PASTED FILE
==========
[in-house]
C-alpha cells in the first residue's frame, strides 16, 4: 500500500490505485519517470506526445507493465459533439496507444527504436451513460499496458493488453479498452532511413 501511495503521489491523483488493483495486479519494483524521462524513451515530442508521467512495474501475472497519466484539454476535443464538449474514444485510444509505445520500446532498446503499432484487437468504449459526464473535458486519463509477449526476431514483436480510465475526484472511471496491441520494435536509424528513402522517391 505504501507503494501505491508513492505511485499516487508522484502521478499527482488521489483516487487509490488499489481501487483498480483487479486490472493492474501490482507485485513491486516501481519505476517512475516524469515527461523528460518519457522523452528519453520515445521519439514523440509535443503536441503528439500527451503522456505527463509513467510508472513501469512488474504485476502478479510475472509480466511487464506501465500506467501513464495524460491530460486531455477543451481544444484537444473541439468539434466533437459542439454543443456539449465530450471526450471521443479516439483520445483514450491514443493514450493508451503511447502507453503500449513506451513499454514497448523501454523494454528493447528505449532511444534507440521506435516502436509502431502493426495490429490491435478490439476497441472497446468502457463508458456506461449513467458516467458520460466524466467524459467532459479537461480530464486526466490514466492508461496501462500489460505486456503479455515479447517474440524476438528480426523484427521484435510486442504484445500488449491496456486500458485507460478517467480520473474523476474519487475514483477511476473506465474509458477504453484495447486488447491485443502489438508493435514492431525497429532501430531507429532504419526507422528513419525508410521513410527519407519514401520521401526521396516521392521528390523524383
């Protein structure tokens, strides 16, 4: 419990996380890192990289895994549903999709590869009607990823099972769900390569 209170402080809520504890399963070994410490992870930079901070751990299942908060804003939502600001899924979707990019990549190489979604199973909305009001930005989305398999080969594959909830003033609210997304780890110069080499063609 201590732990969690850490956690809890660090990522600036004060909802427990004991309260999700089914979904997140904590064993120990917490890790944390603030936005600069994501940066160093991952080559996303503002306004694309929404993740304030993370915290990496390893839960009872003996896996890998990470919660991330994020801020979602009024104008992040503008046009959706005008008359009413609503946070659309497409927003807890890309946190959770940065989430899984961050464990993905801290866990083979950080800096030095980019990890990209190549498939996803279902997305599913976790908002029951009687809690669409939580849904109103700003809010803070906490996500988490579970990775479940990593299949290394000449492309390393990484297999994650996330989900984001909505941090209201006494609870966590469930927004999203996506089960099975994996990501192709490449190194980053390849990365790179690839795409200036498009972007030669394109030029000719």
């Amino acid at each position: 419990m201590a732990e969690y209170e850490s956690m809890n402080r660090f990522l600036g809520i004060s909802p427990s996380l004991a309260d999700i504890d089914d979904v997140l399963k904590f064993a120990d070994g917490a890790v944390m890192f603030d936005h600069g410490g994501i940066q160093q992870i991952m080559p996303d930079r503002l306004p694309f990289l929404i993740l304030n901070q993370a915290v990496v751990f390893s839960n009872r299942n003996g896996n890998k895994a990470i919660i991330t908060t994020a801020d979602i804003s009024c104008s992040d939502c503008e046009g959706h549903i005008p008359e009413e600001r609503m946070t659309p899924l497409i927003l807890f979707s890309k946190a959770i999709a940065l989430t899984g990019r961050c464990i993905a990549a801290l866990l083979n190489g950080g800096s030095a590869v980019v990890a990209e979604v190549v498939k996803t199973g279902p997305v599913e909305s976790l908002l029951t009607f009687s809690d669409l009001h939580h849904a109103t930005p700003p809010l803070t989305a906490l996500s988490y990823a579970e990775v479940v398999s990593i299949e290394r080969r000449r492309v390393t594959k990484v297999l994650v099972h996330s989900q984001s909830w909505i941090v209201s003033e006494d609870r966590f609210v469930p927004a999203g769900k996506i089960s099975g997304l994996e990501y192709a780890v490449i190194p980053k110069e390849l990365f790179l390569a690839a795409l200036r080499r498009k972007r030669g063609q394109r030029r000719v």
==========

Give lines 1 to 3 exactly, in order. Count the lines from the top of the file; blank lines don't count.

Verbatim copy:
[in-house]
C-alpha cells in the first residue's frame, strides 16, 4: 500500500490505485519517470506526445507493465459533439496507444527504436451513460499496458493488453479498452532511413 501511495503521489491523483488493483495486479519494483524521462524513451515530442508521467512495474501475472497519466484539454476535443464538449474514444485510444509505445520500446532498446503499432484487437468504449459526464473535458486519463509477449526476431514483436480510465475526484472511471496491441520494435536509424528513402522517391 505504501507503494501505491508513492505511485499516487508522484502521478499527482488521489483516487487509490488499489481501487483498480483487479486490472493492474501490482507485485513491486516501481519505476517512475516524469515527461523528460518519457522523452528519453520515445521519439514523440509535443503536441503528439500527451503522456505527463509513467510508472513501469512488474504485476502478479510475472509480466511487464506501465500506467501513464495524460491530460486531455477543451481544444484537444473541439468539434466533437459542439454543443456539449465530450471526450471521443479516439483520445483514450491514443493514450493508451503511447502507453503500449513506451513499454514497448523501454523494454528493447528505449532511444534507440521506435516502436509502431502493426495490429490491435478490439476497441472497446468502457463508458456506461449513467458516467458520460466524466467524459467532459479537461480530464486526466490514466492508461496501462500489460505486456503479455515479447517474440524476438528480426523484427521484435510486442504484445500488449491496456486500458485507460478517467480520473474523476474519487475514483477511476473506465474509458477504453484495447486488447491485443502489438508493435514492431525497429532501430531507429532504419526507422528513419525508410521513410527519407519514401520521401526521396516521392521528390523524383
């Protein structure tokens, strides 16, 4: 419990996380890192990289895994549903999709590869009607990823099972769900390569 209170402080809520504890399963070994410490992870930079901070751990299942908060804003939502600001899924979707990019990549190489979604199973909305009001930005989305398999080969594959909830003033609210997304780890110069080499063609 201590732990969690850490956690809890660090990522600036004060909802427990004991309260999700089914979904997140904590064993120990917490890790944390603030936005600069994501940066160093991952080559996303503002306004694309929404993740304030993370915290990496390893839960009872003996896996890998990470919660991330994020801020979602009024104008992040503008046009959706005008008359009413609503946070659309497409927003807890890309946190959770940065989430899984961050464990993905801290866990083979950080800096030095980019990890990209190549498939996803279902997305599913976790908002029951009687809690669409939580849904109103700003809010803070906490996500988490579970990775479940990593299949290394000449492309390393990484297999994650996330989900984001909505941090209201006494609870966590469930927004999203996506089960099975994996990501192709490449190194980053390849990365790179690839795409200036498009972007030669394109030029000719």